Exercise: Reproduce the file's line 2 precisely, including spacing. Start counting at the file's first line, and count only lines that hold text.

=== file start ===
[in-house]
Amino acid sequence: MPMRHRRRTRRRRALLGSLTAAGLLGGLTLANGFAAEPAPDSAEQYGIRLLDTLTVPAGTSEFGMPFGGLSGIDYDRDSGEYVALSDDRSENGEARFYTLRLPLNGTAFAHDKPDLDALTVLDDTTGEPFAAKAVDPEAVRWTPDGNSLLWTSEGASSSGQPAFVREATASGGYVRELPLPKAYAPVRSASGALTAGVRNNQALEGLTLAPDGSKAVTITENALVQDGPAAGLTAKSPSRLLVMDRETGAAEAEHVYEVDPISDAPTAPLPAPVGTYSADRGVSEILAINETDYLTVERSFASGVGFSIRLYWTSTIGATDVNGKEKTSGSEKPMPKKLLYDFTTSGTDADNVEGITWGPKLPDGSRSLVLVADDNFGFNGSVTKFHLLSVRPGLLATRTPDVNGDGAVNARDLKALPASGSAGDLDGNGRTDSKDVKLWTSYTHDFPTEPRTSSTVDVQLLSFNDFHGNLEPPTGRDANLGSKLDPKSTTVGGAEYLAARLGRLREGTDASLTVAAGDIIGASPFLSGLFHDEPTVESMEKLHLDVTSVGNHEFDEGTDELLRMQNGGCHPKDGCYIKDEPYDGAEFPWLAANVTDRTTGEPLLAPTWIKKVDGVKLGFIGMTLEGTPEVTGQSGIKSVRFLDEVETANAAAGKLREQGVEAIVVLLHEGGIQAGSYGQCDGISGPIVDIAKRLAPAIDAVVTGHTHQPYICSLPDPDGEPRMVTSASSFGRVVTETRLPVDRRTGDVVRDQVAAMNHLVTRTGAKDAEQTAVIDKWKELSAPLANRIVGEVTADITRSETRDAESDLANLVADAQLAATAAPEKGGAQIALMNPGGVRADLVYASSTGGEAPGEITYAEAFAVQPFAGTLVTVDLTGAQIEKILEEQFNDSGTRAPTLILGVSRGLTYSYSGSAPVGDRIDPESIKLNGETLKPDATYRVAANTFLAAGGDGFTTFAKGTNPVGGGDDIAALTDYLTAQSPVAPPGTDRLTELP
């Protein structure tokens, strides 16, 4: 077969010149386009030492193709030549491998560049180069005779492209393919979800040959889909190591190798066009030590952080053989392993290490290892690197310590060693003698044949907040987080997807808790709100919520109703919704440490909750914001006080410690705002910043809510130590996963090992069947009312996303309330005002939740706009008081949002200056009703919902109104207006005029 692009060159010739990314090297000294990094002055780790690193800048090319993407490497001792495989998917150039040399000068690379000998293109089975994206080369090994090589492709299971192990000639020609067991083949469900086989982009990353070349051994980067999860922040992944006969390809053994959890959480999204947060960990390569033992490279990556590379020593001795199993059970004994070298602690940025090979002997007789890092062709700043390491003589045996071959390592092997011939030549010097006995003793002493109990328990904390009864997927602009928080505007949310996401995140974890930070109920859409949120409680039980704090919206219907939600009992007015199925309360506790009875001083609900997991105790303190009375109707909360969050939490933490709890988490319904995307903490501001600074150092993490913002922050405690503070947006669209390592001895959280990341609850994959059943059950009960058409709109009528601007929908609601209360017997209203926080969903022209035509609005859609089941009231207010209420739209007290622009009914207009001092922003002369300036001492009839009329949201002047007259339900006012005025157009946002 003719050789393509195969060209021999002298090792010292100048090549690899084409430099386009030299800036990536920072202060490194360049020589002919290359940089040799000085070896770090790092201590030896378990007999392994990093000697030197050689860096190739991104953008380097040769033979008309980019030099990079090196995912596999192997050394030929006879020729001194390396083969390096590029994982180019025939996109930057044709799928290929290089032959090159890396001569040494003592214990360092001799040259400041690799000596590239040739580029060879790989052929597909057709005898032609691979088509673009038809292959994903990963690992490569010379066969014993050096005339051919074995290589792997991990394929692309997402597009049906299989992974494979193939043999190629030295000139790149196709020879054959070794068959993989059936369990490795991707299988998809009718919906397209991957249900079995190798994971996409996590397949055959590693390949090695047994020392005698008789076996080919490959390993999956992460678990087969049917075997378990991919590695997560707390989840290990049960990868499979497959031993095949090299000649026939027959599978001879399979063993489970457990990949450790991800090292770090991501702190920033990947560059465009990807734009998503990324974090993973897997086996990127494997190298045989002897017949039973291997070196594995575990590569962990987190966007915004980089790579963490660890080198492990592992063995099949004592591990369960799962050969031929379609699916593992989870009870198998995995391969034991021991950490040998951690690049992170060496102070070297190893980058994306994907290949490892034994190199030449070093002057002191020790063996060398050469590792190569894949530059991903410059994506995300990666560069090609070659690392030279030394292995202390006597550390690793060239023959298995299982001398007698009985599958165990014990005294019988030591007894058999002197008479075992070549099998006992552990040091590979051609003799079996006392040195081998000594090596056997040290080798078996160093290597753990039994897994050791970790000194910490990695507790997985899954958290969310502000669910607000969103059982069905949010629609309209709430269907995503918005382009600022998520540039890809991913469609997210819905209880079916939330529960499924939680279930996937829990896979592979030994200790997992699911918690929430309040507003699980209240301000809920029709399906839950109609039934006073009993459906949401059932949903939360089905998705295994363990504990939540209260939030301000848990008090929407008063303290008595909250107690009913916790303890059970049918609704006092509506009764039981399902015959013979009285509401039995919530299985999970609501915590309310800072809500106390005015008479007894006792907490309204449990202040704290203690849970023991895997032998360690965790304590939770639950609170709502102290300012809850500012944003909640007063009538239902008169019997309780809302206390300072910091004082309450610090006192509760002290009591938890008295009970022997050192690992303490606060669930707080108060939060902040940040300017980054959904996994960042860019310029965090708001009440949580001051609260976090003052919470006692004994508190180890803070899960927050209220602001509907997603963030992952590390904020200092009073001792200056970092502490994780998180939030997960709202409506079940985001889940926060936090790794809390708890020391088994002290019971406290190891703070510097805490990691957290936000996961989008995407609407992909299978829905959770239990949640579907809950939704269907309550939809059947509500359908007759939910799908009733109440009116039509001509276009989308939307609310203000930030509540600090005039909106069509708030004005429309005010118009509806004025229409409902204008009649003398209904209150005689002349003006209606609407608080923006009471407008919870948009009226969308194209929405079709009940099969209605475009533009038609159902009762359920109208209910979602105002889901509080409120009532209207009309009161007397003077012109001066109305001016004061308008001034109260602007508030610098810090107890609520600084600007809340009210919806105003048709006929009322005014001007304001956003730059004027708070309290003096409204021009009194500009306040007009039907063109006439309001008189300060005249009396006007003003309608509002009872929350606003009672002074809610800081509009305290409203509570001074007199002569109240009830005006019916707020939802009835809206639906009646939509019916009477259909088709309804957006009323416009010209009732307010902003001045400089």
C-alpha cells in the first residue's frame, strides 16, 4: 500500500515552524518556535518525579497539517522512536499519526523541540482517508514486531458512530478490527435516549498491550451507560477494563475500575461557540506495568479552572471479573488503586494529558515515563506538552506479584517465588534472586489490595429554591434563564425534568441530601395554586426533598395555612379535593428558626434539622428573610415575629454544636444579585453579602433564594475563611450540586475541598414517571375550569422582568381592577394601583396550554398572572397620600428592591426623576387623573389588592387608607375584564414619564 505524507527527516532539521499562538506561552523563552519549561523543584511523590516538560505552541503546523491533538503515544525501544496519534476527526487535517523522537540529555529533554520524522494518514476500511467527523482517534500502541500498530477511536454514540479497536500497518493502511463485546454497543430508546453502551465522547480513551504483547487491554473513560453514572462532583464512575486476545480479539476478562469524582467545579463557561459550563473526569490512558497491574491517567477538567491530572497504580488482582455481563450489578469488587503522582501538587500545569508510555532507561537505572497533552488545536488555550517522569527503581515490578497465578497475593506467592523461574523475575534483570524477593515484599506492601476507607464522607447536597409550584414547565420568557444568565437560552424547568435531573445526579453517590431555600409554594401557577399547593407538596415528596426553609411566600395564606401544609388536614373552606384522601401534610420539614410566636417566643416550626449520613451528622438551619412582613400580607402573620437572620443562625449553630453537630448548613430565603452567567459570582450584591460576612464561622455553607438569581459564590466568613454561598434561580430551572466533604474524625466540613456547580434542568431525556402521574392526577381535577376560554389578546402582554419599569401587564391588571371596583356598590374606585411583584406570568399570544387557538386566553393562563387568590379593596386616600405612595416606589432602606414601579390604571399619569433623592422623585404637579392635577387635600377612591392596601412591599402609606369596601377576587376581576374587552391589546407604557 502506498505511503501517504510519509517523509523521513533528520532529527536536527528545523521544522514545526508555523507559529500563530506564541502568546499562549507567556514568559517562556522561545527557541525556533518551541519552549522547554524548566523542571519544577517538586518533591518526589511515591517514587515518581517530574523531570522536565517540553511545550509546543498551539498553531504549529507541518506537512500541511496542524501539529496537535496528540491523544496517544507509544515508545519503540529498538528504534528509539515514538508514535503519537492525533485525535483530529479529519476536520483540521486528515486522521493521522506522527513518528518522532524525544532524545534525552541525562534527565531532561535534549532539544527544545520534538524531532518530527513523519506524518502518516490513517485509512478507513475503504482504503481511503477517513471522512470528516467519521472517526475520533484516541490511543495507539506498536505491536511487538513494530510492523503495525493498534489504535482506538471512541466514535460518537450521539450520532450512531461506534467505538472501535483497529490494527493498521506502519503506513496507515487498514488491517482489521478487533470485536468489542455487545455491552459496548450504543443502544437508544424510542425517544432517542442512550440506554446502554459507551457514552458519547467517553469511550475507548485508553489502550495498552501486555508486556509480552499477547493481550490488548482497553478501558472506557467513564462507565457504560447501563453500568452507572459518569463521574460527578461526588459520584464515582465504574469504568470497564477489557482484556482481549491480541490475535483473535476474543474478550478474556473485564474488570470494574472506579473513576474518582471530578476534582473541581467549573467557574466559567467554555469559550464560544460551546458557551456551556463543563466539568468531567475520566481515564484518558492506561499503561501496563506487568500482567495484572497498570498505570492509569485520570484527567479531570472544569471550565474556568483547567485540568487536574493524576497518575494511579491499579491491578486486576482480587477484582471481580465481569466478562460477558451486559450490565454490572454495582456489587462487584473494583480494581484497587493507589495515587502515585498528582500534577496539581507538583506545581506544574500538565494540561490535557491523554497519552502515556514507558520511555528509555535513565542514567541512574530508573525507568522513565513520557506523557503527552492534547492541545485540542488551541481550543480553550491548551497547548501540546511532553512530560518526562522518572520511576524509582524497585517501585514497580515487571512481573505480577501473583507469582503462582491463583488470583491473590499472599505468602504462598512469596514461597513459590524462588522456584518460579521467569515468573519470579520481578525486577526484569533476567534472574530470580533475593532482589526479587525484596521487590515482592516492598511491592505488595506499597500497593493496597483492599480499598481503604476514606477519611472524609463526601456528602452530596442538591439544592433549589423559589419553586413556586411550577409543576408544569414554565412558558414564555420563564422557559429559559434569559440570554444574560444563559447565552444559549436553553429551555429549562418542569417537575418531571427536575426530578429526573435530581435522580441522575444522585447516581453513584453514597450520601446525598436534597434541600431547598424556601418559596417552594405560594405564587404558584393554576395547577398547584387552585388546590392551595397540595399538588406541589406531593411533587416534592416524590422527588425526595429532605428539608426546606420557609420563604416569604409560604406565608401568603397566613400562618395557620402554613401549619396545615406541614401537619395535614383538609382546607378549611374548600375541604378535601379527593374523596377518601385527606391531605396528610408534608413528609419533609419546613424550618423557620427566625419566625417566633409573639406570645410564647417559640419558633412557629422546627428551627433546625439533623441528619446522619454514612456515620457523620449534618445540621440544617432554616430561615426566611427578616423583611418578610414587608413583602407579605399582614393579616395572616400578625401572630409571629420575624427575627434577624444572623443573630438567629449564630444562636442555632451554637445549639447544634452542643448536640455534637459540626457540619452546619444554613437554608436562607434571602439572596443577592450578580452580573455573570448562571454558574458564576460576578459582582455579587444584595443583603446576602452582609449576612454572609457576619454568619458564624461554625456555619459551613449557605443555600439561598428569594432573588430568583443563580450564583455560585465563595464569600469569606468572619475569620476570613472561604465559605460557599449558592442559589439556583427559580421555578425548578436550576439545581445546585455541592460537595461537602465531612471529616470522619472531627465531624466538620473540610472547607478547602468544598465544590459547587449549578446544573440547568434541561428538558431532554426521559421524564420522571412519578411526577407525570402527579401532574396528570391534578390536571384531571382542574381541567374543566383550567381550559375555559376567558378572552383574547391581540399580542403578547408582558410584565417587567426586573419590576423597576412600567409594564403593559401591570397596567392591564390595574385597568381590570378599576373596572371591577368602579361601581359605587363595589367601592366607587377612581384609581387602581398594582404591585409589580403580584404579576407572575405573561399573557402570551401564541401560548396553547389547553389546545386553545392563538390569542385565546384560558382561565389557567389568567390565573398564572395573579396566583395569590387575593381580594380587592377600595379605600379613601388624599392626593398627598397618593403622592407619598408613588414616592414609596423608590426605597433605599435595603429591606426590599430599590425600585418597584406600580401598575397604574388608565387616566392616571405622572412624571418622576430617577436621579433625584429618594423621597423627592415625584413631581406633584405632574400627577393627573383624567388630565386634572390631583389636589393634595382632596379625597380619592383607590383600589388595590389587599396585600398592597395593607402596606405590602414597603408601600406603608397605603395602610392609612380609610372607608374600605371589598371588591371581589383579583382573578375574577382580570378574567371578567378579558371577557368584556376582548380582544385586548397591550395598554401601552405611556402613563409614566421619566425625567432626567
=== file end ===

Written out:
Amino acid sequence: MPMRHRRRTRRRRALLGSLTAAGLLGGLTLANGFAAEPAPDSAEQYGIRLLDTLTVPAGTSEFGMPFGGLSGIDYDRDSGEYVALSDDRSENGEARFYTLRLPLNGTAFAHDKPDLDALTVLDDTTGEPFAAKAVDPEAVRWTPDGNSLLWTSEGASSSGQPAFVREATASGGYVRELPLPKAYAPVRSASGALTAGVRNNQALEGLTLAPDGSKAVTITENALVQDGPAAGLTAKSPSRLLVMDRETGAAEAEHVYEVDPISDAPTAPLPAPVGTYSADRGVSEILAINETDYLTVERSFASGVGFSIRLYWTSTIGATDVNGKEKTSGSEKPMPKKLLYDFTTSGTDADNVEGITWGPKLPDGSRSLVLVADDNFGFNGSVTKFHLLSVRPGLLATRTPDVNGDGAVNARDLKALPASGSAGDLDGNGRTDSKDVKLWTSYTHDFPTEPRTSSTVDVQLLSFNDFHGNLEPPTGRDANLGSKLDPKSTTVGGAEYLAARLGRLREGTDASLTVAAGDIIGASPFLSGLFHDEPTVESMEKLHLDVTSVGNHEFDEGTDELLRMQNGGCHPKDGCYIKDEPYDGAEFPWLAANVTDRTTGEPLLAPTWIKKVDGVKLGFIGMTLEGTPEVTGQSGIKSVRFLDEVETANAAAGKLREQGVEAIVVLLHEGGIQAGSYGQCDGISGPIVDIAKRLAPAIDAVVTGHTHQPYICSLPDPDGEPRMVTSASSFGRVVTETRLPVDRRTGDVVRDQVAAMNHLVTRTGAKDAEQTAVIDKWKELSAPLANRIVGEVTADITRSETRDAESDLANLVADAQLAATAAPEKGGAQIALMNPGGVRADLVYASSTGGEAPGEITYAEAFAVQPFAGTLVTVDLTGAQIEKILEEQFNDSGTRAPTLILGVSRGLTYSYSGSAPVGDRIDPESIKLNGETLKPDATYRVAANTFLAAGGDGFTTFAKGTNPVGGGDDIAALTDYLTAQSPVAPPGTDRLTELP